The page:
Several human rights activists reported that some police officers tried to dissuade victims of rape from pressing charges against their aggressors and, in some cases, refused to register criminal complaints submitted by victims. In some instances, police delayed action against sexual abusers. E-Romnja, an NGO that works to advance the rights of Romani women, stated police often discouraged Romani women and girls from filing complaints. E-Romnja described the case of a 14-year-old girl who reported a rape to police in April and continued to report the case for six months. Police opened an investigation but did not question the suspect and failed to protect the victim from repeated harassment by the suspect and his family. Following several interventions from the victim’s lawyer and E-Romnja, police forwarded the case to the Prosecutor’s Office and the suspect was placed in pretrial detention in September.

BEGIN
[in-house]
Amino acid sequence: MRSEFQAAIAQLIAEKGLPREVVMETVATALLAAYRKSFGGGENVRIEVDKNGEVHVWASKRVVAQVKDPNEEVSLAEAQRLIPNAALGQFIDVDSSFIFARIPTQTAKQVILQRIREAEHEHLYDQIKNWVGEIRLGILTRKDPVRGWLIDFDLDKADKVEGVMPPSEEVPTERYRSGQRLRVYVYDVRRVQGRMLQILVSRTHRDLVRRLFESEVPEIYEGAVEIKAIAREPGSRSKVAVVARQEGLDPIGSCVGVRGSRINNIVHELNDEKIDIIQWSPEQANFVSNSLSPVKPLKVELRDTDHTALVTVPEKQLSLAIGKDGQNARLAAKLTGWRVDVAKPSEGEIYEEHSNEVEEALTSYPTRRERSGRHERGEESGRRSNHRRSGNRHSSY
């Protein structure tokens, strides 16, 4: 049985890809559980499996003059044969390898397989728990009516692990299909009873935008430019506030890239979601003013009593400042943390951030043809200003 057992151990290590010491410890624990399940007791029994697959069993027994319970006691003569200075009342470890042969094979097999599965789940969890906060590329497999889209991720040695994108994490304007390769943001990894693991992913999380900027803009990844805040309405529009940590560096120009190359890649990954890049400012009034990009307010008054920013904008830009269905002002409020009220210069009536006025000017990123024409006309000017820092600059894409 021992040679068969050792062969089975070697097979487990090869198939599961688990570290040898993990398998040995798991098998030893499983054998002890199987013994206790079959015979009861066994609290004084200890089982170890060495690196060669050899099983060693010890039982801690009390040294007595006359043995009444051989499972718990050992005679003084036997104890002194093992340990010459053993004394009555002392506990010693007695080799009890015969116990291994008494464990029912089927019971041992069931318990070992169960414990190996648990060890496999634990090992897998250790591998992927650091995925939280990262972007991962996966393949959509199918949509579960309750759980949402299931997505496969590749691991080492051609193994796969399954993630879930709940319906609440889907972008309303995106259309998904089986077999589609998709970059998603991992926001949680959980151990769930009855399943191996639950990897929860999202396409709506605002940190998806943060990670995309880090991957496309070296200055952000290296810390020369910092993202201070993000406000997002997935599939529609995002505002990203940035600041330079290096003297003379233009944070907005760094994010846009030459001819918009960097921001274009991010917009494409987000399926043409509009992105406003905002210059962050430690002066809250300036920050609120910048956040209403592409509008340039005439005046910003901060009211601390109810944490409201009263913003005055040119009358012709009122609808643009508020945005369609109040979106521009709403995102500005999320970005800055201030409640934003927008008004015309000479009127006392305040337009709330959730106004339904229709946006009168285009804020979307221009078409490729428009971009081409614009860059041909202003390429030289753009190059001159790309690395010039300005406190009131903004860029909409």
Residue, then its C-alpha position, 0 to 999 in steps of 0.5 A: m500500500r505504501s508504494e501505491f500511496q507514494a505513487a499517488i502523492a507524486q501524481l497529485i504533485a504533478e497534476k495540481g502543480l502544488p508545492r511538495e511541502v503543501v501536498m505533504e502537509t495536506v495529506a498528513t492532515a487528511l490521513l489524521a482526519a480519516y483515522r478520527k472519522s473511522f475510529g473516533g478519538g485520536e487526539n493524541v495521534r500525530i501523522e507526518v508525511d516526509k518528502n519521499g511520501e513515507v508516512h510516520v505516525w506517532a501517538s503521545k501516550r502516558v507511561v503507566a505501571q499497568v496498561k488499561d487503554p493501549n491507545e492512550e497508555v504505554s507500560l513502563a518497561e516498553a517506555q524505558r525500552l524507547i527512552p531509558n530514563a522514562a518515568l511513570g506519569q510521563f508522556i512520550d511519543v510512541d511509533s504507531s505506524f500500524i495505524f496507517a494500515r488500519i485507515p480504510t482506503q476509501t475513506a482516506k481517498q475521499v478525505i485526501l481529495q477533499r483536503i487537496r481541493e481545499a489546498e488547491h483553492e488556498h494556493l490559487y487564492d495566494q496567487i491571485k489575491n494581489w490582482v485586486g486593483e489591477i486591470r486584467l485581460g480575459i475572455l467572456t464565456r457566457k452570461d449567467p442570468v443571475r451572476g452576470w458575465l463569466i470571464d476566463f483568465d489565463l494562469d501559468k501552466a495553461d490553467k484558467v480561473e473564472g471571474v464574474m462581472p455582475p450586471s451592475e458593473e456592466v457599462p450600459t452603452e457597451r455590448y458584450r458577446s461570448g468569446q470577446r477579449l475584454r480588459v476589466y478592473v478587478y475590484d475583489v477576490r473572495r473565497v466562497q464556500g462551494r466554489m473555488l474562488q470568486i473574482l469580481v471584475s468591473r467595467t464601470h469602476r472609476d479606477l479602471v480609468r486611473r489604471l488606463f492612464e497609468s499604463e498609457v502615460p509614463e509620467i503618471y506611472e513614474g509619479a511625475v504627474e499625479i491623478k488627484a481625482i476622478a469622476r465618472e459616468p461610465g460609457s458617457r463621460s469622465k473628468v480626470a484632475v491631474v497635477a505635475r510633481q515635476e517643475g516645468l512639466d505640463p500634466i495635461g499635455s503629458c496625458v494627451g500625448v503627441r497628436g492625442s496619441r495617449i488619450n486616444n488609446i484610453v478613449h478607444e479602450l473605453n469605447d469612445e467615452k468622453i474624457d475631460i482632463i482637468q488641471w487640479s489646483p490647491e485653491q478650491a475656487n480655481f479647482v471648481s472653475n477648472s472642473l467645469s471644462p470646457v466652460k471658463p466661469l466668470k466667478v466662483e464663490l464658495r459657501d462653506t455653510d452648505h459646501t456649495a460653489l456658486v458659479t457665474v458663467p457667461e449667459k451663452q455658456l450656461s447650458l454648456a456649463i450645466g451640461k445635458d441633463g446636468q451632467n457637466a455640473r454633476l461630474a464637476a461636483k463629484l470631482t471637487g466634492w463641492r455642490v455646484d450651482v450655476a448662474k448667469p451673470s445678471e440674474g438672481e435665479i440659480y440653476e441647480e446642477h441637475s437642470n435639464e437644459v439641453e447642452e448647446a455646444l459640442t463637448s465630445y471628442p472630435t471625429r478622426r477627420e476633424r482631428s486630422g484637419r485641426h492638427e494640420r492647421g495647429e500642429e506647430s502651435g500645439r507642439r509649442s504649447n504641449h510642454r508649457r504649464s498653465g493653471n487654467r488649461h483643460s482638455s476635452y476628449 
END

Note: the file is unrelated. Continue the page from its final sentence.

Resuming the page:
Courts prosecuted very few cases of domestic abuse. Many cases were resolved before or during trial when the alleged victims dropped their charges or reconciled with the alleged abuser.

Sexual Harassment: Criminal law prohibits sexual harassment, which it defines as repeatedly asking for sexual favors in a work or similar relationship. A victim’s complaint is necessary to initiate a criminal investigation. Penalties range from fines to imprisonment of three months to one year. The law on equal opportunities for men and women defines sexual harassment as the occurrence of unwanted behavior with a sexual connotation, which can be expressed physically, verbally, or nonverbally and has the effect or result of damaging a person’s dignity and, in particular, the creation of a hostile, intimidating, degrading, humiliating, or offensive environment.